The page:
Zoological Studies

Vol. 54, 2015

Niche partitioning among three tree-climbing bird species in subtropical mountain forest sites with different human disturbance

Carlos Lara1*, Berenice Pérez1, Citlalli Castillo-Guevara1 and Martín Alejandro Serrano-Meneses2

1Centro de Investigación en Ciencias Biológicas, Universidad Autónoma de Tlaxcala, Km. 10.5 Autopista Tlaxcala-San Martín Texmelucan, San Felipe Ixtacuixtla, Tlaxcala 90120, Mexico
2Laboratorio de Biología Evolutiva, Centro Tlaxcala de Biología de la Conducta, Universidad Autónoma de Tlaxcala, Carretera Tlaxcala-Puebla, Km. 1.5, 90062 Tlaxcala, Mexico

Background: Closely related and ecologically similar species that overlap in ranges can coexist through resource partitioning without one pushing the others to extinction through competition. Understanding resource partitioning among species is essential to predicting how species decline can affect the functioning of communities and ecosystems. In this study, we analyzed niche overlap and resource partitioning of three tree-climbing bird species in disturbed and undisturbed forest sites at La Malinche National Park, Tlaxcala, Mexico. From January to December 2008, resource partitioning between the three species was examined through the frequency of sightings of individuals foraging in different sites in the trees of both forest types. We characterized the pattern of resource utilization by niche breadth and niche overlap. Finally, we tested if these birds divide tree space differentially according to forest type.
Our results indicate that in undisturbed sites, pygmy nuthatches had a high niche breadth (foraging significantly more on the thin branches), while white-breasted nuthatches and brown creepers had similar medium niche breadth values (more often foraged in thick branches and lower trunk, respectively), causing the last two to have a high niche overlap. In contrast, in disturbed sites, niche breadth and overlap values were similar for all three tree-climbing species. All observed overlaps for both forest types were higher than expected, but expected values in disturbed sites suggest the possibility of competition on these sites. Pygmy nuthatches were more sighted than white-breasted nuthatches and brown creepers in both forest types.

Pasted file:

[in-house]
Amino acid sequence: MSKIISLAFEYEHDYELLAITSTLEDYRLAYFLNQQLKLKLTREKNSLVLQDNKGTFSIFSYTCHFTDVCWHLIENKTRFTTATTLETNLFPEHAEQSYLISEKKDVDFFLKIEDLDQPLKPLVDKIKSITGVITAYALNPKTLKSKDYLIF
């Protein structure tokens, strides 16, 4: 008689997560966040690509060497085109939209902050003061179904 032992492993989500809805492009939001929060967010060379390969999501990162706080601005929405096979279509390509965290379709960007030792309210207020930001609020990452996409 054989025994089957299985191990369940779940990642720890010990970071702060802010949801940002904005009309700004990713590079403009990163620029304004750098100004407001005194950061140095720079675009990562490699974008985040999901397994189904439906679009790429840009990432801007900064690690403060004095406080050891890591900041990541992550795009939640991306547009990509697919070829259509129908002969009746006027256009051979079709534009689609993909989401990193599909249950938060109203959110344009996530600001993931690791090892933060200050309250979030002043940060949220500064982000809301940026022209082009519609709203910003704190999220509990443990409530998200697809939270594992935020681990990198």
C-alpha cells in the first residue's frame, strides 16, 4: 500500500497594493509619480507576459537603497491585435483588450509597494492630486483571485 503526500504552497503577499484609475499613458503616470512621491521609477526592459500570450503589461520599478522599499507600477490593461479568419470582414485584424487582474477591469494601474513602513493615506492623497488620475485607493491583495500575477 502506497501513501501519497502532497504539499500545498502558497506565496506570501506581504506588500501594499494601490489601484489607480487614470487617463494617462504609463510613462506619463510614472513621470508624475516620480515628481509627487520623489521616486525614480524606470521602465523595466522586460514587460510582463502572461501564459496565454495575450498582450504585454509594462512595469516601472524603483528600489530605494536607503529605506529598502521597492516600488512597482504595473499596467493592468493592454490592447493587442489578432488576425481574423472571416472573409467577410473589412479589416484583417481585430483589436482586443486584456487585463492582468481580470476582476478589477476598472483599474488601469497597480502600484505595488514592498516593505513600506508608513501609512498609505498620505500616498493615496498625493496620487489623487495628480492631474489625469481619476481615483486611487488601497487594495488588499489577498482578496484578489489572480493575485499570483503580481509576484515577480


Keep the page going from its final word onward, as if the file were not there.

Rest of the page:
Conclusions: Our study shows that differences in tree use suggest resource partitioning among the three bird species, particularly at undisturbed sites. However, activities of excessive logging and grazing in the disturbed sites resulted in niche overlap among species. This could lead to changes in competitive dynamics among them.

Key words: Brown creeper; Pygmy nuthatch; White-breasted nuthatch; Niche overlap; Null models; Resource partitioning.

*Correspondence: E-mail: laracar@posgradouatx.com.mx